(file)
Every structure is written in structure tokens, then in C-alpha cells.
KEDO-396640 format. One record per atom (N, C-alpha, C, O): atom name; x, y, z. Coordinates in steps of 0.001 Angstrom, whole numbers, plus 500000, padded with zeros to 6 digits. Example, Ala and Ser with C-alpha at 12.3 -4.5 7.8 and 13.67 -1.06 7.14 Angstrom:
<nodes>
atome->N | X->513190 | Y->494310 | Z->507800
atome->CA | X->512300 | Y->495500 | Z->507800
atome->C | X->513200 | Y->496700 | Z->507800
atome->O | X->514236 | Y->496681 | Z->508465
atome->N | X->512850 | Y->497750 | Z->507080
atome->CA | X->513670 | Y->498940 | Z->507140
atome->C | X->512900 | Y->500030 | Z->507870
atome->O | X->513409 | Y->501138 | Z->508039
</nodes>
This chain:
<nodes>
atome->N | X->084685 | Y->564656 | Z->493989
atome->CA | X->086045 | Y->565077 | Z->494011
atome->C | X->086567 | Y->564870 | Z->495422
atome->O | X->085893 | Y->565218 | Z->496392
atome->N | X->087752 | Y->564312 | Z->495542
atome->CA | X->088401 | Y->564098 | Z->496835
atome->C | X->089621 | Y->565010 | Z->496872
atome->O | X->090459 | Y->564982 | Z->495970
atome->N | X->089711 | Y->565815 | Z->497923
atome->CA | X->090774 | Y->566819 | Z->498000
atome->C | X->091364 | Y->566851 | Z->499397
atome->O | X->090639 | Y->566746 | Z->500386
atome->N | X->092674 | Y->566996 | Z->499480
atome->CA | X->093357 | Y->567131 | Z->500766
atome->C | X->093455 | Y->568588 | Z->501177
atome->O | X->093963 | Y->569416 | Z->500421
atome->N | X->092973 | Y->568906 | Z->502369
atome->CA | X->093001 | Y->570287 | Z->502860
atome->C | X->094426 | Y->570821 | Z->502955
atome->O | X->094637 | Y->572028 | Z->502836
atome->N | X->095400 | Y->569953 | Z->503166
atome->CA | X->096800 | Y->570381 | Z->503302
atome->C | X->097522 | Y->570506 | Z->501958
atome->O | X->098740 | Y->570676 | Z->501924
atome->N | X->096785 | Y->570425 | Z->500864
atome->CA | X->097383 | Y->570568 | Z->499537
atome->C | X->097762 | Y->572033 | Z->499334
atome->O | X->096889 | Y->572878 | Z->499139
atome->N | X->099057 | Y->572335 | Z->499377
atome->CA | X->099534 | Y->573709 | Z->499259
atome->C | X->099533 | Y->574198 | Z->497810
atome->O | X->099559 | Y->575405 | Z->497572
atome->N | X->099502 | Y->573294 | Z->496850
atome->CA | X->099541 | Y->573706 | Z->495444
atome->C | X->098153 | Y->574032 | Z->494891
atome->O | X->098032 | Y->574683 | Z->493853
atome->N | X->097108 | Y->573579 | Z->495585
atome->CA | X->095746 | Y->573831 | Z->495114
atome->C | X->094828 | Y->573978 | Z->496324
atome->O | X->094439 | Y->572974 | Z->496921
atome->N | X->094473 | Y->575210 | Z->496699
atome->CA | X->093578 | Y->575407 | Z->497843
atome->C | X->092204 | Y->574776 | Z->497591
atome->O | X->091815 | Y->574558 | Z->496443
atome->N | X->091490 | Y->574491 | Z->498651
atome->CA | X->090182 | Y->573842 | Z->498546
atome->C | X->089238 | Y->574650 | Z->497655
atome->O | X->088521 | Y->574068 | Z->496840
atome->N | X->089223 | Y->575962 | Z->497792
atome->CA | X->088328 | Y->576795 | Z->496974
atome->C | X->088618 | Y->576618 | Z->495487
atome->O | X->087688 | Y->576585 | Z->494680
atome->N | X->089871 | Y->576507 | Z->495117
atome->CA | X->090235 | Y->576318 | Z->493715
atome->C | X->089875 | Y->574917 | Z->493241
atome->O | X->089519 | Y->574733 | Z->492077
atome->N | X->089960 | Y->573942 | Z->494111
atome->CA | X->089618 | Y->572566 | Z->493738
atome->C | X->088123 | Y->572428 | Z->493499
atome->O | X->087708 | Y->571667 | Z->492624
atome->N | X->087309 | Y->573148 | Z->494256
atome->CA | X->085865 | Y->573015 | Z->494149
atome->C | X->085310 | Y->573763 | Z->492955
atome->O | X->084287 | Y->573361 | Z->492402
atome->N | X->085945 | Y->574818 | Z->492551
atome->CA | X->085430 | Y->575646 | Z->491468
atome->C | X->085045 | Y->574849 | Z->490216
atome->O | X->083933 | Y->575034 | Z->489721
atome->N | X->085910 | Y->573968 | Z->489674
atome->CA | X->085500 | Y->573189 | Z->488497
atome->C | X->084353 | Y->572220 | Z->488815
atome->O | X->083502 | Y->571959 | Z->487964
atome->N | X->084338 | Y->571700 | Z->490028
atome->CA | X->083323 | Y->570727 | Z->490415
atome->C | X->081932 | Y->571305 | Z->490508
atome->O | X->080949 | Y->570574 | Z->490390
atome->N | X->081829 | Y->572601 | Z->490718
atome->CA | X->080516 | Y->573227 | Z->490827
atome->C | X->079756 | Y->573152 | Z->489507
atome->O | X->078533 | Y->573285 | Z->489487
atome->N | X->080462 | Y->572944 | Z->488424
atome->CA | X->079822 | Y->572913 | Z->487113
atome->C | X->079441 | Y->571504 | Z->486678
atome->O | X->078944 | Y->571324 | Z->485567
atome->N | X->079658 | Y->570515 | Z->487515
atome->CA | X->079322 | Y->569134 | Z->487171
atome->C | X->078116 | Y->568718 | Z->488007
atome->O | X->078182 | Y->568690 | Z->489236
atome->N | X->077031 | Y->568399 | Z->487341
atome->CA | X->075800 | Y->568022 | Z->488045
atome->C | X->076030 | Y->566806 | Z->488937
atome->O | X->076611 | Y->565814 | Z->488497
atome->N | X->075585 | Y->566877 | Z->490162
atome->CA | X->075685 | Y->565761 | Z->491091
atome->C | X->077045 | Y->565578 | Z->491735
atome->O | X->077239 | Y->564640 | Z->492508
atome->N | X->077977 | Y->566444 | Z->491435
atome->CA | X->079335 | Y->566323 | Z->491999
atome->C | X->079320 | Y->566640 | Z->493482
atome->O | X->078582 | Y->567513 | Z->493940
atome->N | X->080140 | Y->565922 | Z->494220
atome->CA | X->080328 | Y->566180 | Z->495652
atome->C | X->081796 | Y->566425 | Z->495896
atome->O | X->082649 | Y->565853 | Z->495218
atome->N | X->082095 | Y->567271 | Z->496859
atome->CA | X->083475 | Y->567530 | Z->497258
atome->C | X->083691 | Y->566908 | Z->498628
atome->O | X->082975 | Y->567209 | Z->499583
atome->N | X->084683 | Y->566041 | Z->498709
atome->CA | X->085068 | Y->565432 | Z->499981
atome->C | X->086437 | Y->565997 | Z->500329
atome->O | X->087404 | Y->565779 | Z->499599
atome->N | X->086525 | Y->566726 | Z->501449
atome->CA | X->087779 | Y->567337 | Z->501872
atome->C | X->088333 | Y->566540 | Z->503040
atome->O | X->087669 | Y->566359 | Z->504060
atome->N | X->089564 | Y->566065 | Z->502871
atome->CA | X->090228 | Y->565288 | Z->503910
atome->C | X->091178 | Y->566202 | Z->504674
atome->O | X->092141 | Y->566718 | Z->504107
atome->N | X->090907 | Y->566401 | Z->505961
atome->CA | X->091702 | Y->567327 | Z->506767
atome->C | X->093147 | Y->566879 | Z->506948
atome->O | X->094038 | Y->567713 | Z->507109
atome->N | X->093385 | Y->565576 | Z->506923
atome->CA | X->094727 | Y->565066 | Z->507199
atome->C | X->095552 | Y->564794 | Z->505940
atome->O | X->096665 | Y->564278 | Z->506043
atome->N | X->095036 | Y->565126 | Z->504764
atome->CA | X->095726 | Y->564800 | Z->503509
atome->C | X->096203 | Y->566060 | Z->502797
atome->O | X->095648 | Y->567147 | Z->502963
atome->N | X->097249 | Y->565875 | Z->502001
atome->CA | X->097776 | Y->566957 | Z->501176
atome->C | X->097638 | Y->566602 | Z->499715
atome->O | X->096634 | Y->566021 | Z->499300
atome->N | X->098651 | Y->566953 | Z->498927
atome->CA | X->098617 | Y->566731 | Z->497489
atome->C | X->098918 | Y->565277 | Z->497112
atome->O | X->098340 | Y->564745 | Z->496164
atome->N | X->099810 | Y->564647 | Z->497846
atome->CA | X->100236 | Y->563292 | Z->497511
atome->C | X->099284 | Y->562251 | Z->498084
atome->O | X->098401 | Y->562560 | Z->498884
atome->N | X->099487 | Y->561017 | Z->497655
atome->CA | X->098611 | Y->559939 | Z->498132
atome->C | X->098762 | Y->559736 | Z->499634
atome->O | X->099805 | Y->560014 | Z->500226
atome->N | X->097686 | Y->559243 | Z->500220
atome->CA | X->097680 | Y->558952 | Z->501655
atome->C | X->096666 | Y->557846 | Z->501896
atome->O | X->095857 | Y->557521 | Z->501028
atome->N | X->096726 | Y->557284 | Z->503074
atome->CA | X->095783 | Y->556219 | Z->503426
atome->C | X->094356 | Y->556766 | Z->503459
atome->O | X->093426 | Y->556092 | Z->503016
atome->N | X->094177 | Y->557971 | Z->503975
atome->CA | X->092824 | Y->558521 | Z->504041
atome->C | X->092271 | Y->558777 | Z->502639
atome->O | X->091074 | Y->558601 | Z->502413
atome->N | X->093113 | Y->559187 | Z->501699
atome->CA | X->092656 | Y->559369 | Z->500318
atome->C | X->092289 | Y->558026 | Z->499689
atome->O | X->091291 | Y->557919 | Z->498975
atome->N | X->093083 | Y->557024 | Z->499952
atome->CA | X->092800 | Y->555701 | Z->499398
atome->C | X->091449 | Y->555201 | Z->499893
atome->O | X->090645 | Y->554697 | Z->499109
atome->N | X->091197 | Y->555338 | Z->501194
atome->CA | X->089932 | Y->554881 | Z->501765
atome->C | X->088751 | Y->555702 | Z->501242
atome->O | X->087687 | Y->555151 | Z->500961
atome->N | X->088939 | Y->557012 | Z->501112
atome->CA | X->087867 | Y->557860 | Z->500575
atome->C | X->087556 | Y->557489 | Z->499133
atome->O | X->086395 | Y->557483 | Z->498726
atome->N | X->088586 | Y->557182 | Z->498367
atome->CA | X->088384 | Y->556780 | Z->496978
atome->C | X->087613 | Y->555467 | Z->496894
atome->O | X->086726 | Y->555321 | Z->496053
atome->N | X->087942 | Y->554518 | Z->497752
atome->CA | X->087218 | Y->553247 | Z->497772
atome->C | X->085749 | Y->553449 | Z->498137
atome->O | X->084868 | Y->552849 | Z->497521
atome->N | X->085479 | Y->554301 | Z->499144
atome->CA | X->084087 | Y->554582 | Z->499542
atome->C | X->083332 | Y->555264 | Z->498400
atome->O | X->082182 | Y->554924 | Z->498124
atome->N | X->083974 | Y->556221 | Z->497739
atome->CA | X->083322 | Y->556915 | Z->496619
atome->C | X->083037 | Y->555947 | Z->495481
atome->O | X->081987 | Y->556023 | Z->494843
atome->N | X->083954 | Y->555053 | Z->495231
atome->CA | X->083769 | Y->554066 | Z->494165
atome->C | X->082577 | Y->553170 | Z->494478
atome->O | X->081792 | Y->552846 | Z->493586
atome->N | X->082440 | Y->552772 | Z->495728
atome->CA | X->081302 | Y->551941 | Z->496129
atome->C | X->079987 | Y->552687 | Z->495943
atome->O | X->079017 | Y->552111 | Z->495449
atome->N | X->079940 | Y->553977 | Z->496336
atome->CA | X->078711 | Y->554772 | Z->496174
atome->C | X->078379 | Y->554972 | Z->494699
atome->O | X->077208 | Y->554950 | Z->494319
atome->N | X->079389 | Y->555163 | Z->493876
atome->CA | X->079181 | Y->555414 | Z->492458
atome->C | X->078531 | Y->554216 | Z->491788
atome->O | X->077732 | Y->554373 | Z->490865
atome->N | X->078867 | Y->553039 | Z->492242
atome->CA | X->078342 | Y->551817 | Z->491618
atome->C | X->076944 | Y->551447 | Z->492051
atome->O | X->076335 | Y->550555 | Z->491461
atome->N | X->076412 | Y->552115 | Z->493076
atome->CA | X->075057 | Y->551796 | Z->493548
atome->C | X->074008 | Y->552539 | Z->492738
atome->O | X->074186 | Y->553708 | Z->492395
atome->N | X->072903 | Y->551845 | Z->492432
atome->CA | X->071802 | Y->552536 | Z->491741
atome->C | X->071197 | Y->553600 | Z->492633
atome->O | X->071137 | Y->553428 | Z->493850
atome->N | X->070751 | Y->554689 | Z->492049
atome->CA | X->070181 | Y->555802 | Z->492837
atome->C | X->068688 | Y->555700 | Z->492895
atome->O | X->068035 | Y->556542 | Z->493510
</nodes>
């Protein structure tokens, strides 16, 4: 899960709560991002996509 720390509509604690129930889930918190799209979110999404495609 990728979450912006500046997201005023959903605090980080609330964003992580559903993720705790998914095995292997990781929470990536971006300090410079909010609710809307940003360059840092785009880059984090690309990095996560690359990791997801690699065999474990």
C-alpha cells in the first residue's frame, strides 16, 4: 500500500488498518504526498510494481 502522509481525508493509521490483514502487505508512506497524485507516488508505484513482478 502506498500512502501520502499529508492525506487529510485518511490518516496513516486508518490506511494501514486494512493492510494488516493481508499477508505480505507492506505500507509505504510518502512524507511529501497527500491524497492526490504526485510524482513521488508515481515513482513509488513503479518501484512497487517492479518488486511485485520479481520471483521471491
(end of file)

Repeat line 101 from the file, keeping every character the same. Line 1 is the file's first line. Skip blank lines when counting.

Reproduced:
atome->C | X->078116 | Y->568718 | Z->488007